This week we hear the end of the 13th chapter of John’s Gospel, which give us the new commandment, to love one another. These words are some of the last words of Jesus to his disciples as the Last Supper concludes and he moves to the garden of Gethsemane, before his arrest. Along with the command to love, come the additional words that all will know the followers of Jesus because they love one another.

I don’t know about you, but I wonder how many people in our world would have that understanding of the Christian Church. Sadly, the statistics out there say that many people, especially the generation that is missing from our churches – the millennials, say the Church does not practice what it preaches. And some members of our faith even say on placards and signs that God hates.

I believe we all have work to do both individually and communally, on showing and enacting this command of Jesus. And while we can’t change those of our faith who choose to show something other than love, we can find ways to raise our voices and profile so that others might see what Jesus would have us do. We can also work on those places in our own lives where we lack patience or tolerance or (indifference) – so that we might be known by how we love each other.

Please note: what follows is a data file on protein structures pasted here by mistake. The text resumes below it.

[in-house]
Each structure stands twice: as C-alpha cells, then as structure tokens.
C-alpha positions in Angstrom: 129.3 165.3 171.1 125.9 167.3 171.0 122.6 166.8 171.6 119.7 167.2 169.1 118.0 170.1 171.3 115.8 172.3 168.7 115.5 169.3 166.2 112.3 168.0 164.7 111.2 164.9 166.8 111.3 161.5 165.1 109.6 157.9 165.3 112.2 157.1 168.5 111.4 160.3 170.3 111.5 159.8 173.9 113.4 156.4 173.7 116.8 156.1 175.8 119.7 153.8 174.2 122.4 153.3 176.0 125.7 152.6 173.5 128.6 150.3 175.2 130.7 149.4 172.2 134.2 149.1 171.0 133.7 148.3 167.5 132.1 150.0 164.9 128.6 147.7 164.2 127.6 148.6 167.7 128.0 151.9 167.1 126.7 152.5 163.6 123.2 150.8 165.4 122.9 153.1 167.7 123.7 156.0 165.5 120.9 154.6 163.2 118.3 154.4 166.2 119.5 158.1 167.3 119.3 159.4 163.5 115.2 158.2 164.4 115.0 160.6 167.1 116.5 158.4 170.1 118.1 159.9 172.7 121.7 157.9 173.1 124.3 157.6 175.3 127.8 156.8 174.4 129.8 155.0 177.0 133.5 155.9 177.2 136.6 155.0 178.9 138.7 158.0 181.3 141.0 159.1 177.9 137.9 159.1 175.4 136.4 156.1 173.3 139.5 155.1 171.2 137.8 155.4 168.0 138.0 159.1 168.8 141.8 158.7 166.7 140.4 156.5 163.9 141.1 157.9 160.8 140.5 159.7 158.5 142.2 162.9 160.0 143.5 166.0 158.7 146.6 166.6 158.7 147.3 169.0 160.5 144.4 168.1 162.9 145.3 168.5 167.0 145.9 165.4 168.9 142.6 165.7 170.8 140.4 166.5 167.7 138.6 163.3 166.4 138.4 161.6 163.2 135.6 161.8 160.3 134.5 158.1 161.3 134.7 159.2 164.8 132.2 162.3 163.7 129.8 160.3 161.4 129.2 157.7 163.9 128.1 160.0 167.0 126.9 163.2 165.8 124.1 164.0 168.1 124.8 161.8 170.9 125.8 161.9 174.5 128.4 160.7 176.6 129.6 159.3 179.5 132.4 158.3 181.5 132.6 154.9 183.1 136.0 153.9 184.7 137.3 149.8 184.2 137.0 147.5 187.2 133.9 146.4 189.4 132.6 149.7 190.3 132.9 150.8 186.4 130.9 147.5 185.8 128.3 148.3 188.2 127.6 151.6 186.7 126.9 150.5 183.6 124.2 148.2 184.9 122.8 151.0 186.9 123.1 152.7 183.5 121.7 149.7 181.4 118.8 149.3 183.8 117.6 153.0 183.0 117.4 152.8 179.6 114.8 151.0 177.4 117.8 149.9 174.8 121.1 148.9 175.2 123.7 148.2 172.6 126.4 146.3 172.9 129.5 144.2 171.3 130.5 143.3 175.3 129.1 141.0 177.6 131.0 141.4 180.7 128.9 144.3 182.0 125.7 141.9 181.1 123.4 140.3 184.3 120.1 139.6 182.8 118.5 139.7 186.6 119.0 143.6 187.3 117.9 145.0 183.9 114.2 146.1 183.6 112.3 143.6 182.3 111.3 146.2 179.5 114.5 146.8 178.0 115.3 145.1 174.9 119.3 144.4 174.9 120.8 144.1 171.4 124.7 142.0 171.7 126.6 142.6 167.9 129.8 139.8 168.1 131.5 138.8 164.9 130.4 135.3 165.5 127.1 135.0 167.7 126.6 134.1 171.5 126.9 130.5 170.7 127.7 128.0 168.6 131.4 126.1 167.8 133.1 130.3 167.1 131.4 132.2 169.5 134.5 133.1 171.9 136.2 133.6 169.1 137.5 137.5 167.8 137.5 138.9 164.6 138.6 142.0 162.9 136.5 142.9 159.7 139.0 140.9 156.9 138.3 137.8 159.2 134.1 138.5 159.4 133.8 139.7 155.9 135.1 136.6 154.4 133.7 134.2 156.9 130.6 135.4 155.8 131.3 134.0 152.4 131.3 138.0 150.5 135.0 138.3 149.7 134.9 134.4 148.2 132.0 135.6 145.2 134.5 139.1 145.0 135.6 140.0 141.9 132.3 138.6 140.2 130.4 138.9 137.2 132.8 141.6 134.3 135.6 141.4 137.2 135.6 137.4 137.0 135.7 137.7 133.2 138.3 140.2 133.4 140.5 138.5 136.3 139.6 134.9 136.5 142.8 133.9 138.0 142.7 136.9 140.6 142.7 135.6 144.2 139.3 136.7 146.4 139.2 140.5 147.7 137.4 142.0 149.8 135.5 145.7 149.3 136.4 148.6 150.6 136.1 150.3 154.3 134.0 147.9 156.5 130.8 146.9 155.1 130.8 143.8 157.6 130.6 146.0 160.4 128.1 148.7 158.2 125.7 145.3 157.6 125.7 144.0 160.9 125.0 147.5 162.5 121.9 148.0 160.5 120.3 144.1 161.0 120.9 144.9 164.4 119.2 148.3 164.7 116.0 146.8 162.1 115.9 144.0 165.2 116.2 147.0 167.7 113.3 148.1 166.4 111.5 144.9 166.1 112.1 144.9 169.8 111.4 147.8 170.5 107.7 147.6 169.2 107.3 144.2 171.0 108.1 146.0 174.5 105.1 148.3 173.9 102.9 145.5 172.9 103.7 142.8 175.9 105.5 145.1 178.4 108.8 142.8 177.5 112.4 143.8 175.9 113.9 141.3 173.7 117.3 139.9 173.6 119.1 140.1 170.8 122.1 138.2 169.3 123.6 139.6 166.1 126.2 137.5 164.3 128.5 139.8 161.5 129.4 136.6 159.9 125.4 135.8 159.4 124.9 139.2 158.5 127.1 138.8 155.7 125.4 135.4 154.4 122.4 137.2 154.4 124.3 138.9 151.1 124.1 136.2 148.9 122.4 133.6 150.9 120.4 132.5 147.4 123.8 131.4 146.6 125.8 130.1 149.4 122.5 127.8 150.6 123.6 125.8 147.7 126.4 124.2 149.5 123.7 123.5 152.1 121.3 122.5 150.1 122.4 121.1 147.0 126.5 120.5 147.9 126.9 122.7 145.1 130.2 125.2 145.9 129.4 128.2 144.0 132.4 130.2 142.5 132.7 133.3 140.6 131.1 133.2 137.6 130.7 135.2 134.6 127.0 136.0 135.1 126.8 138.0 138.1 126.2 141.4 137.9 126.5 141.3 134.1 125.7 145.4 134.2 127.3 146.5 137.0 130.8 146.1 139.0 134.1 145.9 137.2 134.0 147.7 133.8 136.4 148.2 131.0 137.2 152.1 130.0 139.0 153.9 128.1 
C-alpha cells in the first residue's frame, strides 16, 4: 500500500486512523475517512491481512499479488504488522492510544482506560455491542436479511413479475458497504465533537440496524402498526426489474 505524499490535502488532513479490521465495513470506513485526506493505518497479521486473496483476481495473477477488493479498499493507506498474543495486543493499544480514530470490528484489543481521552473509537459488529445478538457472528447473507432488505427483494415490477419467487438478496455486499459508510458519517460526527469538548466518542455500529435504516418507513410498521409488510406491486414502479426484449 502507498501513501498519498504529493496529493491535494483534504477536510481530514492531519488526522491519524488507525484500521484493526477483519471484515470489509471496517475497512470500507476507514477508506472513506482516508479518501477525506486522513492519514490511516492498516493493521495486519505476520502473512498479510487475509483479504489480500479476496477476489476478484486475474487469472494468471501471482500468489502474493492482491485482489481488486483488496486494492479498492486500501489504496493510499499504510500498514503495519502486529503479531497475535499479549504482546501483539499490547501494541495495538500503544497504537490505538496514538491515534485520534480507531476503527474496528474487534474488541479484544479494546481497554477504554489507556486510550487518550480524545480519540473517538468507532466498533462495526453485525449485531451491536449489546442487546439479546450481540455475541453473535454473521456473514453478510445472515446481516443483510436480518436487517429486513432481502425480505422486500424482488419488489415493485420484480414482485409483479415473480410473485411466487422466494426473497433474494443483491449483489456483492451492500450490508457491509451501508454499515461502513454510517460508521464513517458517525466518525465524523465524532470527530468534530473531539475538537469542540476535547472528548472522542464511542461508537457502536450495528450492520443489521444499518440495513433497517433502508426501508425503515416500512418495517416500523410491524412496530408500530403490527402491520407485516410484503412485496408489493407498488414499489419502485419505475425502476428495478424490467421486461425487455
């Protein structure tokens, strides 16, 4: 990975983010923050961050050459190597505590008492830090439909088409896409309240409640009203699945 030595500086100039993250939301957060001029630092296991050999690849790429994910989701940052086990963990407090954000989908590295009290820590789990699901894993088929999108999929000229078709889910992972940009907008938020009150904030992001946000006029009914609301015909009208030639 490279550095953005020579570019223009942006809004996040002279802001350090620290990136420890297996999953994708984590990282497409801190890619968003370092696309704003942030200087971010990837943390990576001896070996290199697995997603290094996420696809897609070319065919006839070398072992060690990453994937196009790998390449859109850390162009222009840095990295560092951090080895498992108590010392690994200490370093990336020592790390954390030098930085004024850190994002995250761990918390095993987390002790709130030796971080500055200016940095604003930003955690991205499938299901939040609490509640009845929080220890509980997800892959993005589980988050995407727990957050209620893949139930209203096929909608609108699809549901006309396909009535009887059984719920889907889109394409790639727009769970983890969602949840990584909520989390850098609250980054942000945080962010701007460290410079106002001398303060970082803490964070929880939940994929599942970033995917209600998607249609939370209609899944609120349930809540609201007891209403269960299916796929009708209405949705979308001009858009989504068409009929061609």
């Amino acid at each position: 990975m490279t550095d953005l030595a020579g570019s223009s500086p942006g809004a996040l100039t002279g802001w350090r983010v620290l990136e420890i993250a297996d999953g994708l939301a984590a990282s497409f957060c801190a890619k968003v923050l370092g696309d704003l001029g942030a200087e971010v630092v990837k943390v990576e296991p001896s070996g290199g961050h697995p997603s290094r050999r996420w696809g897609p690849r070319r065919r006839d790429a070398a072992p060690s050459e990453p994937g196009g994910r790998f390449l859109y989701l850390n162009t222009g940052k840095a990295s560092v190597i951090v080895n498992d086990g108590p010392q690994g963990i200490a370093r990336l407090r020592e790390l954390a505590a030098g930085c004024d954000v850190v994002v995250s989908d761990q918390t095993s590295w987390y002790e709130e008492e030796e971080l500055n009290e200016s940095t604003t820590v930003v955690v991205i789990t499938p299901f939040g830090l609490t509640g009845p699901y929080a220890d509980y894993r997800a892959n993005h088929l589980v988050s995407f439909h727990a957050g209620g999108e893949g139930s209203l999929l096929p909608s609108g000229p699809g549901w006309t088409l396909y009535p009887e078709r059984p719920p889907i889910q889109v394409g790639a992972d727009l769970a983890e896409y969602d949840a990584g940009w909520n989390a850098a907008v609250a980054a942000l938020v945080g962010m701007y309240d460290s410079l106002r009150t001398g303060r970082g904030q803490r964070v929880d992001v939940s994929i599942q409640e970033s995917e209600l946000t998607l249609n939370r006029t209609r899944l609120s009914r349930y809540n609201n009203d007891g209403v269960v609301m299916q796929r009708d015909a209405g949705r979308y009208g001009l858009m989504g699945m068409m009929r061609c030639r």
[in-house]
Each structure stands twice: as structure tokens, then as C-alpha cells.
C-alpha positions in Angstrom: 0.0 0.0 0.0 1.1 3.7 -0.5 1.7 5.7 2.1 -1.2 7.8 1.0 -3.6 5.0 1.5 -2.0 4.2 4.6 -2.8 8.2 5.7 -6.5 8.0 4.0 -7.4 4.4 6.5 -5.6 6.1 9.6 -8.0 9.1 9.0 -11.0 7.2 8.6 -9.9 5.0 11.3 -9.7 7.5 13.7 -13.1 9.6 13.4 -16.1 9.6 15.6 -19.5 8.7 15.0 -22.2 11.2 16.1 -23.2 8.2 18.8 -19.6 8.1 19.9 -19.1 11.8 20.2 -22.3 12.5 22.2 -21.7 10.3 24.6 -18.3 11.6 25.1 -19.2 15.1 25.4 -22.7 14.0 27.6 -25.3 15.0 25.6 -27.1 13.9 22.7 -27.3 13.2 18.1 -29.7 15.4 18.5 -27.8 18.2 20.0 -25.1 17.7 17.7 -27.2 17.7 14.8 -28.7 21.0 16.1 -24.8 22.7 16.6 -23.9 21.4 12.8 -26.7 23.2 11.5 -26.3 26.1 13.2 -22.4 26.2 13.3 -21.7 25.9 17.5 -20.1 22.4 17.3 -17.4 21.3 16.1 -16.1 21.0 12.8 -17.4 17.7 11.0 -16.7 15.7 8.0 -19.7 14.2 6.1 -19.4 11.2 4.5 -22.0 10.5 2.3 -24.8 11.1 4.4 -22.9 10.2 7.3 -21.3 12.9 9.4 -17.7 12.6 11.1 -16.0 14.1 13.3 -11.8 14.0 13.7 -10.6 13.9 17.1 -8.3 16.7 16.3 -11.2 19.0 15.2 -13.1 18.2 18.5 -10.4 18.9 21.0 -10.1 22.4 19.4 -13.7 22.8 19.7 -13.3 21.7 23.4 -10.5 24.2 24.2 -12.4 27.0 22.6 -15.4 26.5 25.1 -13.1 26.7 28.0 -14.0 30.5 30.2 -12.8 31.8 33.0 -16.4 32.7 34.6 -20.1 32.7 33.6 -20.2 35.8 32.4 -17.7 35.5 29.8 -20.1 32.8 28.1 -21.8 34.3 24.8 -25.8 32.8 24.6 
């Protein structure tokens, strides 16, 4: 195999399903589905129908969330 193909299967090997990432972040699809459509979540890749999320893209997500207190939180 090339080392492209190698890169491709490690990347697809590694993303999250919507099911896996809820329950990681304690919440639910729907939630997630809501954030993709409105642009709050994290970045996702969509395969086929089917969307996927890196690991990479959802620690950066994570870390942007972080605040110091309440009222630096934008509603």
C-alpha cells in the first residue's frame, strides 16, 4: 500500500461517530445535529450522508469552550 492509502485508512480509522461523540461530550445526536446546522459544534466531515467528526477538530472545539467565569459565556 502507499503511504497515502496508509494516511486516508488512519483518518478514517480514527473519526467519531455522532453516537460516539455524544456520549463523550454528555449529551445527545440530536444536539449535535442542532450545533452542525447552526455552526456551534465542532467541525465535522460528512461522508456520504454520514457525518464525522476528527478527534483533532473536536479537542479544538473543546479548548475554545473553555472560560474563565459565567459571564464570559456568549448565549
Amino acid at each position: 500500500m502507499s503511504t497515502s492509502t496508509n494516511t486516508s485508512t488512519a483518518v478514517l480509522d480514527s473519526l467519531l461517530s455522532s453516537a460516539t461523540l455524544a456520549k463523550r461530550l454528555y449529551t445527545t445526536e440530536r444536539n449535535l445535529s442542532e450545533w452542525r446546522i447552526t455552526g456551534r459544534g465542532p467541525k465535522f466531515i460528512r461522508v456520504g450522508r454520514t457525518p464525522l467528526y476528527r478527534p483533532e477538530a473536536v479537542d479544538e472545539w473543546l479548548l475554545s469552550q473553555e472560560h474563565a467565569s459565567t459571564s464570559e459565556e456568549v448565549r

Sue von Rautenkranz



Trail Notes: 4/17/2016

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Good Shepherd Sunday

The image of Jesus as our Good Shepherd is one of our favorites: a shepherd is earthy, humble, and focused on the welfare of the sheep. He goes after the one who is lost. He guards against dangers. If necessary, he lays down his life for the sheep. 

In our Monday staff meeting scripture reflection, we asked ourselves:

·       Who has been a Good Shepherd to me during my life?
·       How have I served as a Good Shepherd to others along the way?

We cited favorite teachers, influential pastors, and respected elders who have shepherded us in our lives, our relationships, our work, and our faith. We hoped we had been Good Shepherds to our children, youth, and to others whom we have guided and supported. 

When you think of the Good Shepherds in your life, you may think of people who believed in you and invested in you along the way. In my own life, there were teachers who spent extra time with me, relatives who helped fund music camp for me, and employers who took a chance on me when I needed to gain experience and expertise. I’ve been blessed by so many mentors along my way!